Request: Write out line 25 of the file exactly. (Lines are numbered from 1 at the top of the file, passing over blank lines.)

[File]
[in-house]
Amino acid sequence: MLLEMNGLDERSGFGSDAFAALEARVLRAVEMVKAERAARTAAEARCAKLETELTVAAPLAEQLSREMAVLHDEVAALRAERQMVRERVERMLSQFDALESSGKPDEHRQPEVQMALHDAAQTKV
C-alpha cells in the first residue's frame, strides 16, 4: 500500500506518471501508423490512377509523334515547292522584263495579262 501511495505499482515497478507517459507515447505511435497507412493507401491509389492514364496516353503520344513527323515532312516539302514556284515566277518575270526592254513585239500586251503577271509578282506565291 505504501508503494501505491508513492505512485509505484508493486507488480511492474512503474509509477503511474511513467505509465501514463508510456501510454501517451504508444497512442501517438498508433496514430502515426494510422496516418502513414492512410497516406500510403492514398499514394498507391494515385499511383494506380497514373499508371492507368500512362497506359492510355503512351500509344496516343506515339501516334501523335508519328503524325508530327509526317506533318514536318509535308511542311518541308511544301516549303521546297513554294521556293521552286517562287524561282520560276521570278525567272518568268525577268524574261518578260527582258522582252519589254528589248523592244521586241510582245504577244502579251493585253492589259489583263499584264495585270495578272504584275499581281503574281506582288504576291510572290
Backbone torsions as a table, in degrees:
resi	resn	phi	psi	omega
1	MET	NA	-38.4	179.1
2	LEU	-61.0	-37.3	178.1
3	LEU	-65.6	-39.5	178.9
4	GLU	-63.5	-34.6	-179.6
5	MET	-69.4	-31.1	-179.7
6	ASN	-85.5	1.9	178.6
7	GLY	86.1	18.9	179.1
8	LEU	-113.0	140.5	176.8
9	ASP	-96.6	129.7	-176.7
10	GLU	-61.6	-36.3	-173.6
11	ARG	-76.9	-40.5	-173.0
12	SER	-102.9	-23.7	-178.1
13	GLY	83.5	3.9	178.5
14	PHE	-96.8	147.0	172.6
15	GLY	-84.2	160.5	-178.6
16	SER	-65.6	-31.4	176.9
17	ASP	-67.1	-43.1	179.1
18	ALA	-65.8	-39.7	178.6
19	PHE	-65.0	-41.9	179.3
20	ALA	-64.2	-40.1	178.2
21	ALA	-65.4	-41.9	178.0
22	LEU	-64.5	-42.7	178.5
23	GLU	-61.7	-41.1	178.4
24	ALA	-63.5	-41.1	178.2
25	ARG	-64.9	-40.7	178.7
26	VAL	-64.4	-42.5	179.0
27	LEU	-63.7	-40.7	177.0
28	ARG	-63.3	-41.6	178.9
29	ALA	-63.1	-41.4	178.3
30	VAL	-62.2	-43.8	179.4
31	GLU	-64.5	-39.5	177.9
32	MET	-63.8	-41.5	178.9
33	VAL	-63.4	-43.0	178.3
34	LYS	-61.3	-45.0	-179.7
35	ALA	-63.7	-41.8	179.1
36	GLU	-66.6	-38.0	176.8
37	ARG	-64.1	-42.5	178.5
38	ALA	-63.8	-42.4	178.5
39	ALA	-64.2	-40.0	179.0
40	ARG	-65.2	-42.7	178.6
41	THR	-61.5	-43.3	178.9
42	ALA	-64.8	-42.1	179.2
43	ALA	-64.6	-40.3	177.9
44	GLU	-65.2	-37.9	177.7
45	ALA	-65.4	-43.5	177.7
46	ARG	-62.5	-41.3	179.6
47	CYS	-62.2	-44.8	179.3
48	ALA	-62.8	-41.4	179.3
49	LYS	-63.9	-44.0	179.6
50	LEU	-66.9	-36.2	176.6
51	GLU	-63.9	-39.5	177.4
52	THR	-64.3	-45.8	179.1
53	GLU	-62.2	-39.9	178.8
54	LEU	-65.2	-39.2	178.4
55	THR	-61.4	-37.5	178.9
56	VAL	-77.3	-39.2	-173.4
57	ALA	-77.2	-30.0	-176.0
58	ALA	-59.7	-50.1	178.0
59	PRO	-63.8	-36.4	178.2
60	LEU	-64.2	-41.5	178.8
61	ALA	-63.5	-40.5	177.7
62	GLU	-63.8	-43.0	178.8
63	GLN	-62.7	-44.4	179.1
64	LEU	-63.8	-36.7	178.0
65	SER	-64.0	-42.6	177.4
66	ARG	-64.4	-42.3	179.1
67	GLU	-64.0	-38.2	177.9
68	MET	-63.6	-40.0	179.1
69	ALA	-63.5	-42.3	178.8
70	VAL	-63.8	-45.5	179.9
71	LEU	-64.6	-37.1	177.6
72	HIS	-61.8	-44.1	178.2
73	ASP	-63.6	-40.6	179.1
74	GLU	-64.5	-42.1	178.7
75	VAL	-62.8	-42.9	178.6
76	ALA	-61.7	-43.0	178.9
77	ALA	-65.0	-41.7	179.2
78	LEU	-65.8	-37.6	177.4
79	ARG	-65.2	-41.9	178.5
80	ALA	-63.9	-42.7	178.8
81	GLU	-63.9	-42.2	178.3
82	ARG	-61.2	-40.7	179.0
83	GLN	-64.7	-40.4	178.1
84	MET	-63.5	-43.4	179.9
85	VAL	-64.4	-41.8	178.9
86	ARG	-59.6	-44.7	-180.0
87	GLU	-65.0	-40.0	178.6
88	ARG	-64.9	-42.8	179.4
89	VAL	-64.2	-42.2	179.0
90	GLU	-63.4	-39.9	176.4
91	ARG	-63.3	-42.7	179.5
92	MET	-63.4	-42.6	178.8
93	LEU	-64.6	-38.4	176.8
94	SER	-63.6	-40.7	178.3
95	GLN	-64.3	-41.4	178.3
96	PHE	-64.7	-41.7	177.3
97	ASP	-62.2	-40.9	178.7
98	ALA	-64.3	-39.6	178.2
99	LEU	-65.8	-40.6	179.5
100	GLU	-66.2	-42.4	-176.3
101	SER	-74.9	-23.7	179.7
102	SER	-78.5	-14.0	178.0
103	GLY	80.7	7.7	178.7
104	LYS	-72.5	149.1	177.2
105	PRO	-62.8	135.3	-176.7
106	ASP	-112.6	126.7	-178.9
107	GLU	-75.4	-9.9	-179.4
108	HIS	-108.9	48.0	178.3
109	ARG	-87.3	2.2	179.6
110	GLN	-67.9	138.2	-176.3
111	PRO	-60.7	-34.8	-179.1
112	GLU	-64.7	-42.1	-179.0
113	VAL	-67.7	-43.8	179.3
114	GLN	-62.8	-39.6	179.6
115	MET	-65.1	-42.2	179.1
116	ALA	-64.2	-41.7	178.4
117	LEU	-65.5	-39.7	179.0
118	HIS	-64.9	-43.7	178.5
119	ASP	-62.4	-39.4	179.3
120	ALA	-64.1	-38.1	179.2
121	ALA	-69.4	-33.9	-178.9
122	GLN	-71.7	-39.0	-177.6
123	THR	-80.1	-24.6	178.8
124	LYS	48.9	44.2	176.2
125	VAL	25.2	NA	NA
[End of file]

20	ALA	-64.2	-40.1	178.2